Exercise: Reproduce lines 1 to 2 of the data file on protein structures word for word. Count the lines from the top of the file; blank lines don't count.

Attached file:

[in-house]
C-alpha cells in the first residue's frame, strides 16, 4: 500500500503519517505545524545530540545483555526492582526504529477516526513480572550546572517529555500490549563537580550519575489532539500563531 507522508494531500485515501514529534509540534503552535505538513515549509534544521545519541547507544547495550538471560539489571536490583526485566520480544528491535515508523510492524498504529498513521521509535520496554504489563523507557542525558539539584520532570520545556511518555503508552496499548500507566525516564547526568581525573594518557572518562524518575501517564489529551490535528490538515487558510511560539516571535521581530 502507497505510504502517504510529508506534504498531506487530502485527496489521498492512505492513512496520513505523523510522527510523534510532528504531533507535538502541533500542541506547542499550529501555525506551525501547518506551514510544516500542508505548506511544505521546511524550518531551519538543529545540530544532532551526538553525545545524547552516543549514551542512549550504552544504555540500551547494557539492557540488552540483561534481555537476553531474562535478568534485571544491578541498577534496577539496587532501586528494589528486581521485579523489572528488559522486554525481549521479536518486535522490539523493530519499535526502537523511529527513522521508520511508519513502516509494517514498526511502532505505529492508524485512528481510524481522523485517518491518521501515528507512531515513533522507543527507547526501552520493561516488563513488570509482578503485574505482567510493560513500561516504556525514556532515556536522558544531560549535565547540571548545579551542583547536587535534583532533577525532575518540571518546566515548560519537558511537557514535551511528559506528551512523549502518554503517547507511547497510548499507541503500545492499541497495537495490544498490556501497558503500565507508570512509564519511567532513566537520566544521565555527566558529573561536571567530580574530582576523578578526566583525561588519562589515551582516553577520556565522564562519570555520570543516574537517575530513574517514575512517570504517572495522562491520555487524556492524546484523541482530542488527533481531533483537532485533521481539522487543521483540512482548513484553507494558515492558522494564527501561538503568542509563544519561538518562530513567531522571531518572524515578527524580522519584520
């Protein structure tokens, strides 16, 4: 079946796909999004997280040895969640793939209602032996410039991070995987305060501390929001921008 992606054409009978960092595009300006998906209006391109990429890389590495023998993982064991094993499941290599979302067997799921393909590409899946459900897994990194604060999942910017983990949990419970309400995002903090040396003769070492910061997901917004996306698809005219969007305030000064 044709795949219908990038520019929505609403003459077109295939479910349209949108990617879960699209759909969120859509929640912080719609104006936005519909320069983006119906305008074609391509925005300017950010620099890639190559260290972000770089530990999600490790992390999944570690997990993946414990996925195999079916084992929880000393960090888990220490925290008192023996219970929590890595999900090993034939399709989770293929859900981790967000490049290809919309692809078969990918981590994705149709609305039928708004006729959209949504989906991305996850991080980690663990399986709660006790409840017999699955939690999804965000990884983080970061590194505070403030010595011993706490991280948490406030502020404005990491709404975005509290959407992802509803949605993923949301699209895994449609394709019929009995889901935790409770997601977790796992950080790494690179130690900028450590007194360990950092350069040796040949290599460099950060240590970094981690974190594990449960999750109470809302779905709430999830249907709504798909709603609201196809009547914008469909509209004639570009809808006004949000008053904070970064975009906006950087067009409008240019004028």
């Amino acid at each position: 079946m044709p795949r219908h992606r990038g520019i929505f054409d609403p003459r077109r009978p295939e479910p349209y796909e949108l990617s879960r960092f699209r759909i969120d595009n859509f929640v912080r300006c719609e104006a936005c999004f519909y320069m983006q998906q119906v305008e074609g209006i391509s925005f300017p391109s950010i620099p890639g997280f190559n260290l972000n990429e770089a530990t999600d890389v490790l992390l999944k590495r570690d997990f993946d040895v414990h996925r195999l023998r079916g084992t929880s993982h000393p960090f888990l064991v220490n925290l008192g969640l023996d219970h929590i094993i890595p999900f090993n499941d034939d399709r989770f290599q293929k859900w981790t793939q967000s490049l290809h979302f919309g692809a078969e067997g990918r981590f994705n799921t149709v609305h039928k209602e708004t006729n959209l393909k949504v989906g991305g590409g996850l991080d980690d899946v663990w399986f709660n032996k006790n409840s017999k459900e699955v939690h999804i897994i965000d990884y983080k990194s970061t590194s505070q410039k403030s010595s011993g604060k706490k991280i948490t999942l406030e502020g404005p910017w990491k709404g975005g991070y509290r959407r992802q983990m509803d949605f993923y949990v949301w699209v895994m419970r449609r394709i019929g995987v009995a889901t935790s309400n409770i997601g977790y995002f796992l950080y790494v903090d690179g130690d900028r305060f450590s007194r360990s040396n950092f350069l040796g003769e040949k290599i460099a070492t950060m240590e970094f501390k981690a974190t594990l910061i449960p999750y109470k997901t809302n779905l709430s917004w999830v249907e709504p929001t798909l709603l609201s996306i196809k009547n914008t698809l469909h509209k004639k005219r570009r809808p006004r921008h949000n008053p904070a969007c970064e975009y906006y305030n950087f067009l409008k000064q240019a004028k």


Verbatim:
[in-house]
C-alpha cells in the first residue's frame, strides 16, 4: 500500500503519517505545524545530540545483555526492582526504529477516526513480572550546572517529555500490549563537580550519575489532539500563531 507522508494531500485515501514529534509540534503552535505538513515549509534544521545519541547507544547495550538471560539489571536490583526485566520480544528491535515508523510492524498504529498513521521509535520496554504489563523507557542525558539539584520532570520545556511518555503508552496499548500507566525516564547526568581525573594518557572518562524518575501517564489529551490535528490538515487558510511560539516571535521581530 502507497505510504502517504510529508506534504498531506487530502485527496489521498492512505492513512496520513505523523510522527510523534510532528504531533507535538502541533500542541506547542499550529501555525506551525501547518506551514510544516500542508505548506511544505521546511524550518531551519538543529545540530544532532551526538553525545545524547552516543549514551542512549550504552544504555540500551547494557539492557540488552540483561534481555537476553531474562535478568534485571544491578541498577534496577539496587532501586528494589528486581521485579523489572528488559522486554525481549521479536518486535522490539523493530519499535526502537523511529527513522521508520511508519513502516509494517514498526511502532505505529492508524485512528481510524481522523485517518491518521501515528507512531515513533522507543527507547526501552520493561516488563513488570509482578503485574505482567510493560513500561516504556525514556532515556536522558544531560549535565547540571548545579551542583547536587535534583532533577525532575518540571518546566515548560519537558511537557514535551511528559506528551512523549502518554503517547507511547497510548499507541503500545492499541497495537495490544498490556501497558503500565507508570512509564519511567532513566537520566544521565555527566558529573561536571567530580574530582576523578578526566583525561588519562589515551582516553577520556565522564562519570555520570543516574537517575530513574517514575512517570504517572495522562491520555487524556492524546484523541482530542488527533481531533483537532485533521481539522487543521483540512482548513484553507494558515492558522494564527501561538503568542509563544519561538518562530513567531522571531518572524515578527524580522519584520